pp. IX, 242
Book page in the Publisher’s website
What was Adam Smith’s intellectual laboratory? How did his economic theory take shape? Were his metaphors of order only residual and ornamental expressions? This book answers these questions by analyzing the formation of the concepts of market and social order in Adam Smith’s work, by considering various aspects of his approach. It analyzes how metaphors and pre-analytical concepts influenced Smith’s theory. In line with studies that deal with the cognitive role of metaphors in science, this book suggests that in Smith’s work metaphors provided a framework, on which basis the theory subsequently developed. Therefore, as such they were part of that intellectual process which made possible the formation of structured concepts.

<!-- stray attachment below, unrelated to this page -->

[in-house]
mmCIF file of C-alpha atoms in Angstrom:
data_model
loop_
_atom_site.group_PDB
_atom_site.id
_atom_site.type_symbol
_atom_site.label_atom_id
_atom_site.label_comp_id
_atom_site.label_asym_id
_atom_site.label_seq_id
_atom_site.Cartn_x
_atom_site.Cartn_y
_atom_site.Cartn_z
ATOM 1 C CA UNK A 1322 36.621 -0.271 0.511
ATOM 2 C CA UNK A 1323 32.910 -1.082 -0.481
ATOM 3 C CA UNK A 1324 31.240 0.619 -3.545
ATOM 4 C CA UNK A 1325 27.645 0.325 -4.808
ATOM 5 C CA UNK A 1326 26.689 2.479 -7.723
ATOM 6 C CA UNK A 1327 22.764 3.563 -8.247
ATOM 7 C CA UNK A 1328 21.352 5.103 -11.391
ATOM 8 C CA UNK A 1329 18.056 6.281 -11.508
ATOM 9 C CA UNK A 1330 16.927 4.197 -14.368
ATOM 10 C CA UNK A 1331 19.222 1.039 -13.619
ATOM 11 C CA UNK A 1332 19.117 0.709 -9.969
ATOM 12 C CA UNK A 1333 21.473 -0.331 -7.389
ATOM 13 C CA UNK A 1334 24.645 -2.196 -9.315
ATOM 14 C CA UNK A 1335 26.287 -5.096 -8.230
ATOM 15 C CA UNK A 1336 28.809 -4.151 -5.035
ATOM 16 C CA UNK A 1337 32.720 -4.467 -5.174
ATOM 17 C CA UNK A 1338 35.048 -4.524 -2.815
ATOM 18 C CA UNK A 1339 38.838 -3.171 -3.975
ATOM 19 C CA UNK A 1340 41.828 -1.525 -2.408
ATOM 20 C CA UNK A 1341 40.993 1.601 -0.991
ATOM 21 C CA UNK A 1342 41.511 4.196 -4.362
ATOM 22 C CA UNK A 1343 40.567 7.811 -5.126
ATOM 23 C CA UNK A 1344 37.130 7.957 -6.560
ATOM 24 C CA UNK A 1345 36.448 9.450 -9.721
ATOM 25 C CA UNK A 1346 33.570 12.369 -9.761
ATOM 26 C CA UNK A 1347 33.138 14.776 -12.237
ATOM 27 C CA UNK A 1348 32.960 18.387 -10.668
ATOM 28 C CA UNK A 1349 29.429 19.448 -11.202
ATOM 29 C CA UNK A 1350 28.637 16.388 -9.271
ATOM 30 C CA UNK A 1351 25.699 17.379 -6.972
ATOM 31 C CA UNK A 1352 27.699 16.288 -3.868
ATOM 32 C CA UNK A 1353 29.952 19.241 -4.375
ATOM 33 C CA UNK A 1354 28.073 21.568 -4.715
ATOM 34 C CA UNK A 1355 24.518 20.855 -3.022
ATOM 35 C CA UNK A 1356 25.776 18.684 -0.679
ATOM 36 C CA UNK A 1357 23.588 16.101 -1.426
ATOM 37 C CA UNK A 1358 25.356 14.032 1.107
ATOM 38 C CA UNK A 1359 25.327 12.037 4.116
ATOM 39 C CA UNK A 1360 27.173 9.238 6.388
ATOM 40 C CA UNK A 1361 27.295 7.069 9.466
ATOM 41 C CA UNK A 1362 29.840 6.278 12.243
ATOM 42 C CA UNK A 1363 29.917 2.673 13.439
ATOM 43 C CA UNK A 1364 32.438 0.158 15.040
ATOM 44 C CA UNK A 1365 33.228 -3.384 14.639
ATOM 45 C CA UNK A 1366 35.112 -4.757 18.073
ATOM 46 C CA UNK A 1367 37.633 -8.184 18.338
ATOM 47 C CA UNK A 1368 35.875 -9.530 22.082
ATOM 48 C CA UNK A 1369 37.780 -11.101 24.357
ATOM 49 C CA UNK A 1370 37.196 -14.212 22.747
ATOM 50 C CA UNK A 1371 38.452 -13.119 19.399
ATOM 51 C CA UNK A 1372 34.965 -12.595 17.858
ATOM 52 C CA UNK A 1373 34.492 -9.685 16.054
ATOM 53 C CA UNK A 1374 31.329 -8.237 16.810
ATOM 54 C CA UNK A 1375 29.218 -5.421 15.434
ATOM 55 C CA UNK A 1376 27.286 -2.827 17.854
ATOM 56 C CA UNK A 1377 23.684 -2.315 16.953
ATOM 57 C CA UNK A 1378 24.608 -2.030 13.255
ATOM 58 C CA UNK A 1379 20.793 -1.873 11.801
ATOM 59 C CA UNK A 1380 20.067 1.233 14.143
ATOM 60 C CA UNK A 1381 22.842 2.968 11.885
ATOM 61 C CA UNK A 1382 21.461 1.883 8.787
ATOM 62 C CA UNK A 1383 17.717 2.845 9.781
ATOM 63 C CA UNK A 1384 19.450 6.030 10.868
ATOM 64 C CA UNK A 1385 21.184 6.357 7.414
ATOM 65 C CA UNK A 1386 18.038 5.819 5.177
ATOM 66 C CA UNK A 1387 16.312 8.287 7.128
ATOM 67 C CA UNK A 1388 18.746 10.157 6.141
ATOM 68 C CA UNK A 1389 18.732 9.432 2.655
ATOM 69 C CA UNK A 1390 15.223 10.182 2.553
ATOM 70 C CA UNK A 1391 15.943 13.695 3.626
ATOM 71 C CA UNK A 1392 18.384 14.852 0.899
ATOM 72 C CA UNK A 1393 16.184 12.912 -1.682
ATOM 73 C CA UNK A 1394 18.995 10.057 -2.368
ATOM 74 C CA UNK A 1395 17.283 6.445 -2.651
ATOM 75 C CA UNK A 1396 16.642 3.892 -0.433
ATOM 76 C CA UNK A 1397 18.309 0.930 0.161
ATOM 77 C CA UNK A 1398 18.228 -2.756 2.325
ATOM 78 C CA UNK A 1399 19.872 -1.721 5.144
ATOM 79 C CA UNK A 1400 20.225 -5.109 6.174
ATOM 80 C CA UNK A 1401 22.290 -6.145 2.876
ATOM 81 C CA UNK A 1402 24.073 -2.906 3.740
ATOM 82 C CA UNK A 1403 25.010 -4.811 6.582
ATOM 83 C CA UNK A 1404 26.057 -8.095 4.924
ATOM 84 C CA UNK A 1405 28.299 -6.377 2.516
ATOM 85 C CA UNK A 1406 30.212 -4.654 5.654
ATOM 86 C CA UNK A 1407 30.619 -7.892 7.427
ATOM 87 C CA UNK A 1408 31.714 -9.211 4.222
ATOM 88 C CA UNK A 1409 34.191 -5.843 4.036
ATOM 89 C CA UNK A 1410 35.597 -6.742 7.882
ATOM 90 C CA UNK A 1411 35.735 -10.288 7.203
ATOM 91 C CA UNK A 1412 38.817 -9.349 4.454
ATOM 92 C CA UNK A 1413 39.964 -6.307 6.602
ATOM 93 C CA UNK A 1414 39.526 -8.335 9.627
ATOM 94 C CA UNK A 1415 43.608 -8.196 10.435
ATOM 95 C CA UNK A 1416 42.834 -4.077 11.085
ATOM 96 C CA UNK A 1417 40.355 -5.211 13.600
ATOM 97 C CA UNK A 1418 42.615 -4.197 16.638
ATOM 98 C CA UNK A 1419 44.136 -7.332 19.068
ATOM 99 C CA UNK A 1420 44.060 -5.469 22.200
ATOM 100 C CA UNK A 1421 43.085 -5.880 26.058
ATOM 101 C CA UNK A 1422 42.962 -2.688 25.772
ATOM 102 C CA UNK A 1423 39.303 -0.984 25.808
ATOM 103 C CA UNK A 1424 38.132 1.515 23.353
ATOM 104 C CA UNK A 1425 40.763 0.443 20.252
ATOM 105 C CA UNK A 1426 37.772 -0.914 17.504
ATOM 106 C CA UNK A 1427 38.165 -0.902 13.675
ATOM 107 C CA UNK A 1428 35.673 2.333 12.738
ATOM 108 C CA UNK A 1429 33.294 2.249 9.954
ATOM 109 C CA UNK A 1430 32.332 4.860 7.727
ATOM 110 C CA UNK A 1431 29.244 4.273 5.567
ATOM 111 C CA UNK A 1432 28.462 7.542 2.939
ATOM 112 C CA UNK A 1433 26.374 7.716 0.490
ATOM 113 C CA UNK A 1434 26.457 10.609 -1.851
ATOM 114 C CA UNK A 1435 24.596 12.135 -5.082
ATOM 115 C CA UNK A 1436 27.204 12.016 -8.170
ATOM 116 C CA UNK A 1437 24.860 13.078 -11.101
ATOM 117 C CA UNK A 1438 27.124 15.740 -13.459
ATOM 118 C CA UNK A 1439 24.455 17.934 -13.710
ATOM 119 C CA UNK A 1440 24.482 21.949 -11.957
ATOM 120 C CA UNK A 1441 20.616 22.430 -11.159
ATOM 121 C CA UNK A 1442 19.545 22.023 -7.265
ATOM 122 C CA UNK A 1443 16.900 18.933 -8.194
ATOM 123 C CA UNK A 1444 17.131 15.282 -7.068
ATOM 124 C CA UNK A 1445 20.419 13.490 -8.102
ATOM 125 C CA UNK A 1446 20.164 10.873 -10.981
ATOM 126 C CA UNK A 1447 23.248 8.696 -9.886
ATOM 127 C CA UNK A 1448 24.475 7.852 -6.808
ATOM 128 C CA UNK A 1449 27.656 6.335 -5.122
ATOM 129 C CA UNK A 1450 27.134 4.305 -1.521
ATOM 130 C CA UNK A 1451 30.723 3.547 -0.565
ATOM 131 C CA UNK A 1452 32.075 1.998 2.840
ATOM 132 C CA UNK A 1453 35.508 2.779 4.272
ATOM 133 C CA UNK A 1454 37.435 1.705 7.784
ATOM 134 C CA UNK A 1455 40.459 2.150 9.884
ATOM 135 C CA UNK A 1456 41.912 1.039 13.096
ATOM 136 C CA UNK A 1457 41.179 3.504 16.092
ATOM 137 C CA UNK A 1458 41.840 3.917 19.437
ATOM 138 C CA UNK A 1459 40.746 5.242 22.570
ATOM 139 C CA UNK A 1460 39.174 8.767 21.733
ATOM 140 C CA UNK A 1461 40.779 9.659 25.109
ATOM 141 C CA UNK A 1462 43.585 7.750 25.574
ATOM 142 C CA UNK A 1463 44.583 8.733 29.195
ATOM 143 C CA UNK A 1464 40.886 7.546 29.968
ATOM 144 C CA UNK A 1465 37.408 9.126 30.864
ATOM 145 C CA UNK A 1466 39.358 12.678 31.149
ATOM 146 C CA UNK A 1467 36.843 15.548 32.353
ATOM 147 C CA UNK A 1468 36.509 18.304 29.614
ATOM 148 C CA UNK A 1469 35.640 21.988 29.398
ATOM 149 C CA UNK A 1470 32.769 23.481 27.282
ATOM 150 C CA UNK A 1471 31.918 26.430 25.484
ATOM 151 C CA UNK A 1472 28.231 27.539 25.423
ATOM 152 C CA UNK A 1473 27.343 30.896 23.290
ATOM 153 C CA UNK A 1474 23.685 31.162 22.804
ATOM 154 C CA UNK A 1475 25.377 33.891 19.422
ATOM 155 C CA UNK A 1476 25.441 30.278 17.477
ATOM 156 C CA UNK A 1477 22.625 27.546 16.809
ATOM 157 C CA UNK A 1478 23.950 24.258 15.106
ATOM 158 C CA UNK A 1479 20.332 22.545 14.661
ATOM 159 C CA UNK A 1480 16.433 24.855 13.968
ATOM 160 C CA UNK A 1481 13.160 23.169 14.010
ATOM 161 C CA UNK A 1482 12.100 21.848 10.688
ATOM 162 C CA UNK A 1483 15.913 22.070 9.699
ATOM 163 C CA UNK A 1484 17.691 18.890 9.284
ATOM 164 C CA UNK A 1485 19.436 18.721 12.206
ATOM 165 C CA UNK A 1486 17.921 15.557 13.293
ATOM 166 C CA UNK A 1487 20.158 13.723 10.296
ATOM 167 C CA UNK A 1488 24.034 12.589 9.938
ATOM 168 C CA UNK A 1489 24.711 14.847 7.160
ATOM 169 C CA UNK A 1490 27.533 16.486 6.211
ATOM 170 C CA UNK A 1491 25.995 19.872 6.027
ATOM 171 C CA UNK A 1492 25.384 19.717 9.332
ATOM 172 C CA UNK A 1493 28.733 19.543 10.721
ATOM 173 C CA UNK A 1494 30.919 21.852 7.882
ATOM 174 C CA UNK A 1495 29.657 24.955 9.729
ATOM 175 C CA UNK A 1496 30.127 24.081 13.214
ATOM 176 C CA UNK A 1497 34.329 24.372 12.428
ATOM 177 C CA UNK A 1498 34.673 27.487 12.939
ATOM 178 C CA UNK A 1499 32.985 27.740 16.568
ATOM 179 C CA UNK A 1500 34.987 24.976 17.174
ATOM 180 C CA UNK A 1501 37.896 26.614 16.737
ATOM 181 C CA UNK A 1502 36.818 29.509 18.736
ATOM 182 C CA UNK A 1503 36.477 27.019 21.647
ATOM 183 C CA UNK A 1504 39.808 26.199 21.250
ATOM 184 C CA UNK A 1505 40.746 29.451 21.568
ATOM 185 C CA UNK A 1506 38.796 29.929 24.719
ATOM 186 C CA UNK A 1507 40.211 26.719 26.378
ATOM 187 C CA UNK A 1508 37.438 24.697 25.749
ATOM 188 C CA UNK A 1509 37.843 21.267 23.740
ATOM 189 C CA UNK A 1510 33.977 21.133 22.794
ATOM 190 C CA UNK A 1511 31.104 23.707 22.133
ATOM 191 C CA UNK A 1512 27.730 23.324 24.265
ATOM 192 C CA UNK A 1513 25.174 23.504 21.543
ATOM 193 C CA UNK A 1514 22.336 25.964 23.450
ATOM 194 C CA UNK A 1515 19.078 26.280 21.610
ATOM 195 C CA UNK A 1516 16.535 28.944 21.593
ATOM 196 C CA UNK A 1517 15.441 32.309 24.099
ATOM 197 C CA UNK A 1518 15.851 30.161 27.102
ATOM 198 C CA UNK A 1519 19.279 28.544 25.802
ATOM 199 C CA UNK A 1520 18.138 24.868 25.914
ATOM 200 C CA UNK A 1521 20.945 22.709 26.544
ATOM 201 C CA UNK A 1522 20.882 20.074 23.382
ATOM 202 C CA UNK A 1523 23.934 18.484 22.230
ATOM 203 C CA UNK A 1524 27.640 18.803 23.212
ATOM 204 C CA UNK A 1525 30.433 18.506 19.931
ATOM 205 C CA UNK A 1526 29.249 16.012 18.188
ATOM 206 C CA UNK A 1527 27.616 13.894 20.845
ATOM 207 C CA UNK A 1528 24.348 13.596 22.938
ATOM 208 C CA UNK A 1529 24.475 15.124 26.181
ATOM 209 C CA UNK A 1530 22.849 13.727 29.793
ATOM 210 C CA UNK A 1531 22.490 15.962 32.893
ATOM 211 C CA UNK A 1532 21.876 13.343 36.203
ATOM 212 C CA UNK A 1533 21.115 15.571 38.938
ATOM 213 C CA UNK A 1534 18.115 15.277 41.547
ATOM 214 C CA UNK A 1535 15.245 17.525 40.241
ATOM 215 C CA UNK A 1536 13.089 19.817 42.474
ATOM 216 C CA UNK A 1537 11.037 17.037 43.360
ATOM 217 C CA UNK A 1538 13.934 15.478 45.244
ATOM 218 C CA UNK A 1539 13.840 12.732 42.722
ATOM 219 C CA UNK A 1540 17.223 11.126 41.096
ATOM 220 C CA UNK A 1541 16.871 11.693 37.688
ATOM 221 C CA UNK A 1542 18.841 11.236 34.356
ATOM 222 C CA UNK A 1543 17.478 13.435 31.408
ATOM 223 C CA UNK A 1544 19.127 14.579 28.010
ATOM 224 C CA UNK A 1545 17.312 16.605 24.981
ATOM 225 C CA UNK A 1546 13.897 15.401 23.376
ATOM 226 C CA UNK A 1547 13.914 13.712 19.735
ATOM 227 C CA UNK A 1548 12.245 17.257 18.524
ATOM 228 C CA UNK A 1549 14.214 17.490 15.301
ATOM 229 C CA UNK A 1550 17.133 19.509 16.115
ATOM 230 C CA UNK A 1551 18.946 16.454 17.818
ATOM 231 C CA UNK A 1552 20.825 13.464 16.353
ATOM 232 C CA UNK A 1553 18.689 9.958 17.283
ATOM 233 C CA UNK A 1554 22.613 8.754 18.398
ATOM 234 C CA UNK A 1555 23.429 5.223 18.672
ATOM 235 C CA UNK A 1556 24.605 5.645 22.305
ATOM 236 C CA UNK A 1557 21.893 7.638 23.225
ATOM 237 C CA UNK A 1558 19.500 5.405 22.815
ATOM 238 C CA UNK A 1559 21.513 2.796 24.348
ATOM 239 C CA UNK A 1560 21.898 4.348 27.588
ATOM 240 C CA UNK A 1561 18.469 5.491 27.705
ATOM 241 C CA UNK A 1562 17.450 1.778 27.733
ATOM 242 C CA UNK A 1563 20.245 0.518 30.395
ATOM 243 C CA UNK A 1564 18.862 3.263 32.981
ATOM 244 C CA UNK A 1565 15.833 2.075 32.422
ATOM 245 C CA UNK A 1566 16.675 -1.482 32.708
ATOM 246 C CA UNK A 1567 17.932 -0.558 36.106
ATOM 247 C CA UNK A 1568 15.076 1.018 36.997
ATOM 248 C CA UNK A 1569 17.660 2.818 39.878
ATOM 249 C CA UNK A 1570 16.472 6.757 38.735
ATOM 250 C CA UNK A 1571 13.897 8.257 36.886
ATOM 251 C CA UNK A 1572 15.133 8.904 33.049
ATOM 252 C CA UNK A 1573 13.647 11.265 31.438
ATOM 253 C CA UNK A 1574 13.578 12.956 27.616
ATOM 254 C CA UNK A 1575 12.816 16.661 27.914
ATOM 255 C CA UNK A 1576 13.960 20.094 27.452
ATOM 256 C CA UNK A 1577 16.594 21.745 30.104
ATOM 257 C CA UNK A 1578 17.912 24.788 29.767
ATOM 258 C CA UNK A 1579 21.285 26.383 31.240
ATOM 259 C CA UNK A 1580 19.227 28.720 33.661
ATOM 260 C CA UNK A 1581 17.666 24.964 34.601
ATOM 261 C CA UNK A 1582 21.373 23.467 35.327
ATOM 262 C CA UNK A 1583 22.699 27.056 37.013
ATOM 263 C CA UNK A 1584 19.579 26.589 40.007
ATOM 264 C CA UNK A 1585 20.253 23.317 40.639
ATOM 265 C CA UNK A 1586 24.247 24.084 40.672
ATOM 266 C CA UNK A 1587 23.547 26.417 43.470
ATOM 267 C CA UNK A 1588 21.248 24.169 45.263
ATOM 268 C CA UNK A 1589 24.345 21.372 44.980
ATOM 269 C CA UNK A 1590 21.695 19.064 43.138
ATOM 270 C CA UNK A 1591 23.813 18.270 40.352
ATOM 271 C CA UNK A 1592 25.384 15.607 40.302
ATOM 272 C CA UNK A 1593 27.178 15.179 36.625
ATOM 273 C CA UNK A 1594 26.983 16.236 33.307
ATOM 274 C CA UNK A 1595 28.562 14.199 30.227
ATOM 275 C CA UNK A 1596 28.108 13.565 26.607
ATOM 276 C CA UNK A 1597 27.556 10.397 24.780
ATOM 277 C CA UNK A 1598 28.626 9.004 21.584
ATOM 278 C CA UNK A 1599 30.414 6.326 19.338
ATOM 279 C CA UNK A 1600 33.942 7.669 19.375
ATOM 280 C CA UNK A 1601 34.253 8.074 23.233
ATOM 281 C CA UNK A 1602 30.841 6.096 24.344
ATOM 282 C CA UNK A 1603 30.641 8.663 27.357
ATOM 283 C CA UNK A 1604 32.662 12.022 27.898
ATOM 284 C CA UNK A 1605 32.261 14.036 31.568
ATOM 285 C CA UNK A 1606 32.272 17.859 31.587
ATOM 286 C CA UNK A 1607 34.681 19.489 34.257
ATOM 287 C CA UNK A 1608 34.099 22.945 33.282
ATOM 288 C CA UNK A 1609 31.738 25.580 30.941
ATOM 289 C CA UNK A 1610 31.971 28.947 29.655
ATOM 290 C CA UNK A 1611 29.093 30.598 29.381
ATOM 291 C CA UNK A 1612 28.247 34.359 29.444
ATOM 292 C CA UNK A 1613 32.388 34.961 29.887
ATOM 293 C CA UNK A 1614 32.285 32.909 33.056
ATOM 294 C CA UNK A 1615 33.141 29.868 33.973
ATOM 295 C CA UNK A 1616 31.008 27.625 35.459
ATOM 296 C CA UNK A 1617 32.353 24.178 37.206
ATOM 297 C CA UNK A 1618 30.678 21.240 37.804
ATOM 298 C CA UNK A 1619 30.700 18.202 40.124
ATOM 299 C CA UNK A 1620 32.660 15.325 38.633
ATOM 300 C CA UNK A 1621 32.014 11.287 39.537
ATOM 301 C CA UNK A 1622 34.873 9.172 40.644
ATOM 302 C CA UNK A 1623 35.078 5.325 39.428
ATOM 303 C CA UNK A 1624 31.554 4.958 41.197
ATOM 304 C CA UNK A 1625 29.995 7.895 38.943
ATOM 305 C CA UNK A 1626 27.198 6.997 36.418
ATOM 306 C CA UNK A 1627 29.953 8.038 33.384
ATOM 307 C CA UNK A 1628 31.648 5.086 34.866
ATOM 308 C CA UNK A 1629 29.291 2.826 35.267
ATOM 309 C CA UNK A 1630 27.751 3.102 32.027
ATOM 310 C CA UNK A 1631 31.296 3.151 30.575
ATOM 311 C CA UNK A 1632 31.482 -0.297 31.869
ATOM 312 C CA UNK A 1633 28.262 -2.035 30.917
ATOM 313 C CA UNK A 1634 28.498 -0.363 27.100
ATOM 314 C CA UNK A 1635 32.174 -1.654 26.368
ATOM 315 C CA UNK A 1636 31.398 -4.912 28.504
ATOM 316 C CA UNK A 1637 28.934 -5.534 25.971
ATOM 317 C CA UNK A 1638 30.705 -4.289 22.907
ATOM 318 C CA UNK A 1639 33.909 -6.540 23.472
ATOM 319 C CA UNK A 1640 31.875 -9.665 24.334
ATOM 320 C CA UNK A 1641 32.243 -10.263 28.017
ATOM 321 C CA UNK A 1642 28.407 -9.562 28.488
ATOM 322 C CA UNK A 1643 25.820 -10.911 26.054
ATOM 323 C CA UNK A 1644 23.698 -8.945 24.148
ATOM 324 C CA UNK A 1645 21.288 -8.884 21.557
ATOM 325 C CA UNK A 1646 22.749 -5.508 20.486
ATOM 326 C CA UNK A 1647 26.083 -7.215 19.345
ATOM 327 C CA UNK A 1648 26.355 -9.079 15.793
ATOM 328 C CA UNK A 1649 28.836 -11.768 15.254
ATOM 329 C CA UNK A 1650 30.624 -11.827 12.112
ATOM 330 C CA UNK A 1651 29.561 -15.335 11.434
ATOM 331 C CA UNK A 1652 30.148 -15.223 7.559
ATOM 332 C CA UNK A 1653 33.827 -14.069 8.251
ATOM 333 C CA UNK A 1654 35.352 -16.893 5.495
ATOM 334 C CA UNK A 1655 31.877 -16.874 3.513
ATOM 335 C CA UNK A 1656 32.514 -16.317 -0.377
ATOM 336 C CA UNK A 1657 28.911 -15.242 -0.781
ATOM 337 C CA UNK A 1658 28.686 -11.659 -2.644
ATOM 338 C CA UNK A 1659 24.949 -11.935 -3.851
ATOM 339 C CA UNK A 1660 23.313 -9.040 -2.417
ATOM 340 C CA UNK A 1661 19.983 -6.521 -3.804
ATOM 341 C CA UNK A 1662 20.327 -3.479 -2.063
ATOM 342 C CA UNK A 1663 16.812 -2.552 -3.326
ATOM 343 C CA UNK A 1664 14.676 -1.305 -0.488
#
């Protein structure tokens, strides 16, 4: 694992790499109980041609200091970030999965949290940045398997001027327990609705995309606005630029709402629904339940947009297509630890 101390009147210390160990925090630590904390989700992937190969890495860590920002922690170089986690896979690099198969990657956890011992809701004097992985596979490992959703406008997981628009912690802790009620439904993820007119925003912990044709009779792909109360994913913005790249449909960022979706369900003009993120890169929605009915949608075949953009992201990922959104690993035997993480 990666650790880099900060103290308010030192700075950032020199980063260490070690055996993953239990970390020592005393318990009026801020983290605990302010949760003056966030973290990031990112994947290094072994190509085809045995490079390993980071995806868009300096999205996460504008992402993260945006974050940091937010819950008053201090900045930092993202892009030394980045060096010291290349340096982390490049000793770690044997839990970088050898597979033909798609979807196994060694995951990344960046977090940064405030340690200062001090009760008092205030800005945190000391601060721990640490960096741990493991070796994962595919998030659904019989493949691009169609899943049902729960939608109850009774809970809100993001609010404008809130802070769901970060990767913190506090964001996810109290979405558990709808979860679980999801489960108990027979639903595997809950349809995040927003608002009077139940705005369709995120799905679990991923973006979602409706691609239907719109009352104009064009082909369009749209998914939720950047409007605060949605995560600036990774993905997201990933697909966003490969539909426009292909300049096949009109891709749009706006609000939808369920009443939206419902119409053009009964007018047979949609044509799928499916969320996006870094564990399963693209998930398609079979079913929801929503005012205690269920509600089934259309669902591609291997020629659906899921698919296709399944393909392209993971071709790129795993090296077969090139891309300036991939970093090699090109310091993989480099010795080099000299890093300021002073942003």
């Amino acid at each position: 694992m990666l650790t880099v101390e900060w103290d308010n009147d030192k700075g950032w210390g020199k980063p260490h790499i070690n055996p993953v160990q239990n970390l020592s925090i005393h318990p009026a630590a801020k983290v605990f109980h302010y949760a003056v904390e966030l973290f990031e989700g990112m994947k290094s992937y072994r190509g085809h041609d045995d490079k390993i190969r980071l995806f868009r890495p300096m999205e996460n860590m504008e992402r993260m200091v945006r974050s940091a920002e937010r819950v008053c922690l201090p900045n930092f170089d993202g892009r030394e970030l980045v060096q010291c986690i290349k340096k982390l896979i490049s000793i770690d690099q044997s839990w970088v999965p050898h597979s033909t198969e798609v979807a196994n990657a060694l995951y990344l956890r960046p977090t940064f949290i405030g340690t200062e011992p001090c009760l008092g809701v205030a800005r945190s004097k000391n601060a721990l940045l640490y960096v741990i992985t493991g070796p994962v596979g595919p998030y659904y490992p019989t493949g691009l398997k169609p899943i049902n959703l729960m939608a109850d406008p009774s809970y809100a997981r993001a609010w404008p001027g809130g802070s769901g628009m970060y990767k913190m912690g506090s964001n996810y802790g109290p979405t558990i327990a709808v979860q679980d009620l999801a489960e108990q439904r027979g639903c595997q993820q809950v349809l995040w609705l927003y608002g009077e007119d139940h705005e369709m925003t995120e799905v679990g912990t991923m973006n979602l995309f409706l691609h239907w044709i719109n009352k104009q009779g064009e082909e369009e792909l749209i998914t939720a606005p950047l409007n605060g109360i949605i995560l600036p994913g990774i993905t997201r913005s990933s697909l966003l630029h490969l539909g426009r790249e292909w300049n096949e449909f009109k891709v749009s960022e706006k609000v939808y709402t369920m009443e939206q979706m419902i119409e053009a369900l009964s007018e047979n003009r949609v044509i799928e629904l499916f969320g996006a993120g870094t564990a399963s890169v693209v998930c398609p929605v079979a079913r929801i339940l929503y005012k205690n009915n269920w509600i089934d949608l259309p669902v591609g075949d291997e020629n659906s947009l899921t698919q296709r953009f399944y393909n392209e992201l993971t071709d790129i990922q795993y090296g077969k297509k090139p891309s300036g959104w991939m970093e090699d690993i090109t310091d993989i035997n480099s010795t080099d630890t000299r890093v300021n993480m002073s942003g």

The content and scope of the book permits a more comprehensive interpretation of Smith’s thought, in which many aspects of his work are taken into consideration in order to explain a crucial problem for Smith: the nature and causes of social and economic order. The book also shows that in general, formation of theories is a complex process that includes pre-analytical views as non-residual parts of inquiry.
Stefano Fiori teaches economics in the Department of Economics and Statistics “Cognetti de Martiis” University of Torino, Italy. His research fields focus on the history of economic thought and on the connection between philosophy, economics, and other social sciences, viewed in historical perspective. His scientific interests include pre-classical and classical economics, Austrian economics, institutional and new institutional economics, economic methodology, and theories of bounded rationality.
Machines, Bodies and Invisible Hands
Metaphors as Conceptual Tools
The Metaphor of the Machine
Smith and the Organic Metaphors
The Invisible Hand
Visible and Invisible Orders: The Secrets of Organization
Paradigms of Order in the Seventeenth Century: Intelligibility as Visibility
The Invisible Order: Imagination, Nature and the Economic Sphere
Organization and Invisible Forces in the Life Sciences of the Late Eighteenth Century
Forms and Experiences of Time
Time and Social Order